Cachexia and Toxicity: cachexia-based dosing vs. standard of care (CAT-Trial)
Cancer cachexia is a frequent condition, characterized by muscle
loss not reversible by nutrition only, caused by procatabolic
(inflammatory) and hypoanabolic mechanism, with an impact on quality
of life, function and survival. An association of muscle loss, which
is a key factor of cancer cachexia, with anticancer treatment
toxicity has been increasingly recognised with different
chemotherapeutic compounds in retrospective studies, but mechanisms
are still unclear. One hypothesis is that drug levels of
chemotherapeutic drugs are elevated in cachectic patients, another
includes neuro-hormonal effects of cachexia.
Our aim is to investigate further which of the factors occurring in cancer cachexia are associated with anticancer treatment toxicity and then prospectively test the effect of a “cachexia-based anticancer treatment-dosing (CAT)” on anticancer treatment toxicity in comparison to standard dosing in advanced cancer patients.
Our methods include a) the comparison of pharmacokinetics of anticancer drugs in patients with or without cachexia having toxicities, b) the development of a pilot tool CAT and its feasibility testing in oncology. Our group at KSSG is already involved in cancer cachexia classification, diagnosis, and phenotyping work (clinical, physical activity, laboratory, patient-reported outcomes, nutritional) and piloted tools (e.g. SACS, SIF, ERD, ActivPal, CRP). One missing link in the KSSG is the measurement of muscle mass, which currently requires DEXA or MRI. A novel method, already piloted and validated by collaborators, can reliably measure muscle mass from routine-CT’s (Slice-O-matic). Existing pharmacokinetic datasets at KSSG, including 5-FU, paclitaxel and erlotinib, are available to explore one hypothesis.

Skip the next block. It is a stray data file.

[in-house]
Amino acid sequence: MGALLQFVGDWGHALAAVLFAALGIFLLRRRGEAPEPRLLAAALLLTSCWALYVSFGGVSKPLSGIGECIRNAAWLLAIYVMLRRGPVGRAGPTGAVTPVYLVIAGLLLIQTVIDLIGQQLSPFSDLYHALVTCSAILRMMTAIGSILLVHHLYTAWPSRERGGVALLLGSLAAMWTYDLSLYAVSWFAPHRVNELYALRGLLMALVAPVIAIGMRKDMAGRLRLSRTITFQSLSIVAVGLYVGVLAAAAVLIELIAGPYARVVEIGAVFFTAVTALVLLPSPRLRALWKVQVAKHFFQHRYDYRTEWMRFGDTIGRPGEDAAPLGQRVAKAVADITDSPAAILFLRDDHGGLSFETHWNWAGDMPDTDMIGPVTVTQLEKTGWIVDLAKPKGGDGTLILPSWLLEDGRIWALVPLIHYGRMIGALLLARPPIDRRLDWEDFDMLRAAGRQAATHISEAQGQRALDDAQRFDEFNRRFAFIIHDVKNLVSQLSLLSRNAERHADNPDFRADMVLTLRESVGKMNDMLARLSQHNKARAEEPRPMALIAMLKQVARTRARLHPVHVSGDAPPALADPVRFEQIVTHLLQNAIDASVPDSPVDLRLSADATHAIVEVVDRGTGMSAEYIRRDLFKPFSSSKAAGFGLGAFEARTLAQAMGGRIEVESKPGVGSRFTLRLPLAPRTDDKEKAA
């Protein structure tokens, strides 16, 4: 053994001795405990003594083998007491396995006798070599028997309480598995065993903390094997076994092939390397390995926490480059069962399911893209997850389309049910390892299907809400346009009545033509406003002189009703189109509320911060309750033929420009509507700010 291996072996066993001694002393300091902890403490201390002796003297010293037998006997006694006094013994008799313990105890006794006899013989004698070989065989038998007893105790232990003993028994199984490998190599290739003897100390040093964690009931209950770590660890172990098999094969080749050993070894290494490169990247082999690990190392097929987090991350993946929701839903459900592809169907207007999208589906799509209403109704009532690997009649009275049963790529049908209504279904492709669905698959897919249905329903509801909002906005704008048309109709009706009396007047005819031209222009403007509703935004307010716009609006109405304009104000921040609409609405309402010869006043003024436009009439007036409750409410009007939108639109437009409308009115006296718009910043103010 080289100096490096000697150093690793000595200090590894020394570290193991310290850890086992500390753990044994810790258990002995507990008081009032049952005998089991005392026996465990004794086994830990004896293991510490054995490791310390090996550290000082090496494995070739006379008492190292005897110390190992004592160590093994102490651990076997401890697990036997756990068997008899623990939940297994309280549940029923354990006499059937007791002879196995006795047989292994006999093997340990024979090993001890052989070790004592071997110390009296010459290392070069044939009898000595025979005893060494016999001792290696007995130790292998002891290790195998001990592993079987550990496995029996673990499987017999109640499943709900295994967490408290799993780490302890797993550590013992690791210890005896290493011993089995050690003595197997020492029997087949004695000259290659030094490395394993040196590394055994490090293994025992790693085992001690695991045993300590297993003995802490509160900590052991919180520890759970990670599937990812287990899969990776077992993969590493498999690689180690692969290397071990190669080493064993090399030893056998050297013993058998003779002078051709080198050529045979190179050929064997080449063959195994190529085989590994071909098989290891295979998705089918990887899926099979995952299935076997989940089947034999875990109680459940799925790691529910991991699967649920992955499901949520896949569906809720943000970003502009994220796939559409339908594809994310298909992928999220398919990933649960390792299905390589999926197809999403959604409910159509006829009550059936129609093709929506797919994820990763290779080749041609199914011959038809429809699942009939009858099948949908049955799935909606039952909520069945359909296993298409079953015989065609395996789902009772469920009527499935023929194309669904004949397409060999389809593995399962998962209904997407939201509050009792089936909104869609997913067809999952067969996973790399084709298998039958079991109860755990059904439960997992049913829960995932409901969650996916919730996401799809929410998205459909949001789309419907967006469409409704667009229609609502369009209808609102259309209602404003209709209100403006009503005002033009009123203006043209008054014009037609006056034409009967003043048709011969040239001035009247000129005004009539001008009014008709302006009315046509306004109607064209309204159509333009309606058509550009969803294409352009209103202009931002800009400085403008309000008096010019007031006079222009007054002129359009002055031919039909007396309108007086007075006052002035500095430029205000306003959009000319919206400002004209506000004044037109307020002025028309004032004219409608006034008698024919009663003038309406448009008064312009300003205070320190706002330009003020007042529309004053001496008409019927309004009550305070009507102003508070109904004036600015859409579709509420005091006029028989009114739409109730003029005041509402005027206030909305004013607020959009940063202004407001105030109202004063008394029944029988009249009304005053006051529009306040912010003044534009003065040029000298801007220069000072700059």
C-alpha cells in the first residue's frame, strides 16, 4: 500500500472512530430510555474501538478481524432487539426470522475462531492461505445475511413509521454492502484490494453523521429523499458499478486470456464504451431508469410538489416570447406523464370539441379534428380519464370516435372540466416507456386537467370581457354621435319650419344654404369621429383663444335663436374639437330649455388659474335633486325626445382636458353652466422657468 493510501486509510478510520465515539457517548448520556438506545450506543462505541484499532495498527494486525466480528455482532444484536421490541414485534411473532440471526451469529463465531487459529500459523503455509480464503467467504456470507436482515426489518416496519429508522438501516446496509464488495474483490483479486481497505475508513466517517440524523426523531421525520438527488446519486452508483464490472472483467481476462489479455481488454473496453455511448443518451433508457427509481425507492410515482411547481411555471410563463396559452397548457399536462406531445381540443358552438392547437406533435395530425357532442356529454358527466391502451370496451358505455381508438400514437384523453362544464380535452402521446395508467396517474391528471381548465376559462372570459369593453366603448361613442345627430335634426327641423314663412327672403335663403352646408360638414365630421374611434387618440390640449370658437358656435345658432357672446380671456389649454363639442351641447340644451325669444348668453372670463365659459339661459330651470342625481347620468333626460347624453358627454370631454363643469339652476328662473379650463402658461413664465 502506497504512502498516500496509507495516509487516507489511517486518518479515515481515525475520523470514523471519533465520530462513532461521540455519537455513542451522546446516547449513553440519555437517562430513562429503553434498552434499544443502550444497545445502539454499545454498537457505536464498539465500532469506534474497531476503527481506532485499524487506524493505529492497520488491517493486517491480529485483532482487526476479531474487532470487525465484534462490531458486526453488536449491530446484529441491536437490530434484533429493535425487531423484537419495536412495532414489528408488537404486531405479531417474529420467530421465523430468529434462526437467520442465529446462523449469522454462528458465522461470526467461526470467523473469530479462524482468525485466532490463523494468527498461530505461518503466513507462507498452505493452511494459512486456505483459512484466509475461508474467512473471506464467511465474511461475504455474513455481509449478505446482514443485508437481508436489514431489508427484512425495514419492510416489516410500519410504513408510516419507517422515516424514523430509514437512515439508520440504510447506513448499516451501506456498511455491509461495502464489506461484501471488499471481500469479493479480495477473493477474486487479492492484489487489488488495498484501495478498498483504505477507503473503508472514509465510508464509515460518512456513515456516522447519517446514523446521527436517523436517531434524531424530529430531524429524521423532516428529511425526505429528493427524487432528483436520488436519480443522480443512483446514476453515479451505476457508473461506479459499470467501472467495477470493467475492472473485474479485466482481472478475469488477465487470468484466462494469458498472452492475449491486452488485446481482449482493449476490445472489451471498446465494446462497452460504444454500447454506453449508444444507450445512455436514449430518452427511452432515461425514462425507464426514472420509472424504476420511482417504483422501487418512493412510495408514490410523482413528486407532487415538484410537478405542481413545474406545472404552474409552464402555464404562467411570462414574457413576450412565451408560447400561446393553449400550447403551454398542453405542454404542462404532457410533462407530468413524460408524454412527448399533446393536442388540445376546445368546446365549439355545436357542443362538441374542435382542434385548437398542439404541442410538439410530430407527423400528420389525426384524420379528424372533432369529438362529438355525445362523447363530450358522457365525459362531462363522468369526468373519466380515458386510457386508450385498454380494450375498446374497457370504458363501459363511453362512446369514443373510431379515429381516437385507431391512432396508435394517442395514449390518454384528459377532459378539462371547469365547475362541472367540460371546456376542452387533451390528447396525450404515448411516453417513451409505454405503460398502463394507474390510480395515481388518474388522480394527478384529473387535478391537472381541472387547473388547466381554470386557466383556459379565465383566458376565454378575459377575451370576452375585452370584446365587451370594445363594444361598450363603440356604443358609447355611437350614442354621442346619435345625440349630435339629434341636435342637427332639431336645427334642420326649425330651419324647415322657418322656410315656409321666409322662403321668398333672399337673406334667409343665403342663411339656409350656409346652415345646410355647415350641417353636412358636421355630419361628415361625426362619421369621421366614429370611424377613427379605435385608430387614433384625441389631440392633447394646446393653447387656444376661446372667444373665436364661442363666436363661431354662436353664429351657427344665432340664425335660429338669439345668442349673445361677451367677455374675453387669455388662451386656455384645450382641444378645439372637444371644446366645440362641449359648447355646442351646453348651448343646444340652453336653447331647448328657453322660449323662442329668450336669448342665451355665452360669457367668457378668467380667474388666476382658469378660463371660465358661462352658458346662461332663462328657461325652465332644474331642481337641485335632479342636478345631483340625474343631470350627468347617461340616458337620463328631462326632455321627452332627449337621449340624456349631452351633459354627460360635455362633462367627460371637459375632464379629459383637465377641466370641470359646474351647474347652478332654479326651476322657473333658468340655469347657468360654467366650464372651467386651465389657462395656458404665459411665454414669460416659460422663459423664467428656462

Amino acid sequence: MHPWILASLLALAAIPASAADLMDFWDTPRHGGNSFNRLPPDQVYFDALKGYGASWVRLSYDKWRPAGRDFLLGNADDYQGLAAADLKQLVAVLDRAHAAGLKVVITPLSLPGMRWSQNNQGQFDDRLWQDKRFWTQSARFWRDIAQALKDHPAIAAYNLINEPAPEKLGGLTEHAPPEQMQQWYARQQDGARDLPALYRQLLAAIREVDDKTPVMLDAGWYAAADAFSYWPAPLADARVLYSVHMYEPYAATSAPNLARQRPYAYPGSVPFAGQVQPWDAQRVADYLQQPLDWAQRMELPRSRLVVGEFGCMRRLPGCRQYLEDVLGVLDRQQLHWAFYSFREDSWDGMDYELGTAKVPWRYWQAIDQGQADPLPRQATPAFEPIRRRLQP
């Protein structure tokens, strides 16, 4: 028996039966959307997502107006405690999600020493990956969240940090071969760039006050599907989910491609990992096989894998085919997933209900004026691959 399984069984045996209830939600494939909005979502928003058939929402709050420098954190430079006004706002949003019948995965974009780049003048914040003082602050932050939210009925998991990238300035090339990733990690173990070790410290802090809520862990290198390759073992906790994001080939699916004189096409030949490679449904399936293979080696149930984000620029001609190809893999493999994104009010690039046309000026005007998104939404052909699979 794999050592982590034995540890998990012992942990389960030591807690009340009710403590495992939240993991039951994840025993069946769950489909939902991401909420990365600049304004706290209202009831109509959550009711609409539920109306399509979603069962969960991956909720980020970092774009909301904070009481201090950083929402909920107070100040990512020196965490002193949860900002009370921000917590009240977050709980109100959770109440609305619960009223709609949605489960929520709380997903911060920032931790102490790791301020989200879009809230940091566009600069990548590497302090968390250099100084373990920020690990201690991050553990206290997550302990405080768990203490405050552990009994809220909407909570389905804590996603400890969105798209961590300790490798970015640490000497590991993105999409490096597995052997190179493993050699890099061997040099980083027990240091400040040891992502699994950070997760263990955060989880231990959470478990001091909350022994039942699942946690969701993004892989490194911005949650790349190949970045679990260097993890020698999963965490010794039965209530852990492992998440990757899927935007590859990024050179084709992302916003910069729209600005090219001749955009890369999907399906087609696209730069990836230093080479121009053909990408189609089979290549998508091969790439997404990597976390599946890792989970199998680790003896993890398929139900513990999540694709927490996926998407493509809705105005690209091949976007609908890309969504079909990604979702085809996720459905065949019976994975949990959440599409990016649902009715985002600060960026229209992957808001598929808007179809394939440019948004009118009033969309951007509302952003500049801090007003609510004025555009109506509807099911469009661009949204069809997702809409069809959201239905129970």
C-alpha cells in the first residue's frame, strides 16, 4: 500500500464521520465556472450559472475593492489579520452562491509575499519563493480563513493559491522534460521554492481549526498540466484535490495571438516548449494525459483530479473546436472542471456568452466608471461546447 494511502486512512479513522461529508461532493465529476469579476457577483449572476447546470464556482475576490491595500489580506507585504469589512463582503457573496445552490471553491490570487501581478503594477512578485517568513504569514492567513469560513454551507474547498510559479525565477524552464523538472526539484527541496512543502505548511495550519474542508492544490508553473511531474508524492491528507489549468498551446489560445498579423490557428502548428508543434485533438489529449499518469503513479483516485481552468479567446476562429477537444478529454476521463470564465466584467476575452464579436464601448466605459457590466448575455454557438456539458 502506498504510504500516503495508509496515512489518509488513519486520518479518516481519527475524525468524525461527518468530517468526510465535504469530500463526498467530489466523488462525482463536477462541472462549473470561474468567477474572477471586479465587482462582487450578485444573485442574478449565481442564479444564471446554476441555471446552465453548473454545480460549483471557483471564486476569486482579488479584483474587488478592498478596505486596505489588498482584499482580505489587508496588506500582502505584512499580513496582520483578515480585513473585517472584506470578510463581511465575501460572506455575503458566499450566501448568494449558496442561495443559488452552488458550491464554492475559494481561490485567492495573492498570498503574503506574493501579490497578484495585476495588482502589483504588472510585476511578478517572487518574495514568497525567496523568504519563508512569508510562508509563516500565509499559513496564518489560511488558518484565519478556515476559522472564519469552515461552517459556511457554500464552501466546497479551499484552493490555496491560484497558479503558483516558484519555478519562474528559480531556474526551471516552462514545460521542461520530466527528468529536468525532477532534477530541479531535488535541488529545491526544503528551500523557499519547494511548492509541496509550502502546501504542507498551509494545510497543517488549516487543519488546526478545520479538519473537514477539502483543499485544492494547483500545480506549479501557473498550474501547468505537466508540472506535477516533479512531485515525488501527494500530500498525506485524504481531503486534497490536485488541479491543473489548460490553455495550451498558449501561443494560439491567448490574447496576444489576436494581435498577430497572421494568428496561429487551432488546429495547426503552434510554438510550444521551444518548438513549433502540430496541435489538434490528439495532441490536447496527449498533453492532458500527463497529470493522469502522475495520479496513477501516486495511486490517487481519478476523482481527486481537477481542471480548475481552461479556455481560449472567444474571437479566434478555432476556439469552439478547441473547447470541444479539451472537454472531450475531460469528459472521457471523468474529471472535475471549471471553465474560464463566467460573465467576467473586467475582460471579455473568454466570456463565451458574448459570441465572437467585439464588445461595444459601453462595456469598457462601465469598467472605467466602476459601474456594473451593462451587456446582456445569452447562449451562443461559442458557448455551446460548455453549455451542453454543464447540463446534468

As associated steps we seek collaborations with oncology clinical research groups to c) expand available retrospective datasets (e.g., CESAR), and d) plan a prospective phase II RCT (cancer types, therapy regimens, CAT-tool, endpoints, sample size, etc.). For step c and d applications for qualified funding (KLS, SAKK, EU-reintegration) is planned.
As significance of this project we expect to contribute to the current highly discussed fields reducing toxicities, optimizing QoL, and emerging importance of cachexia in supportive care, strengthen local capacities and local and international collaborations, and contribute with the planned CAT-trial to potentially practice-changing oncology research in Switzerland.
|type of project||clinical studies|
|start of project||2014|
|end of project||2014|
|study design||Retrospective Analyse, prospektiver Pilot|
|responsible person||PD Dr. med. Florian Strasser|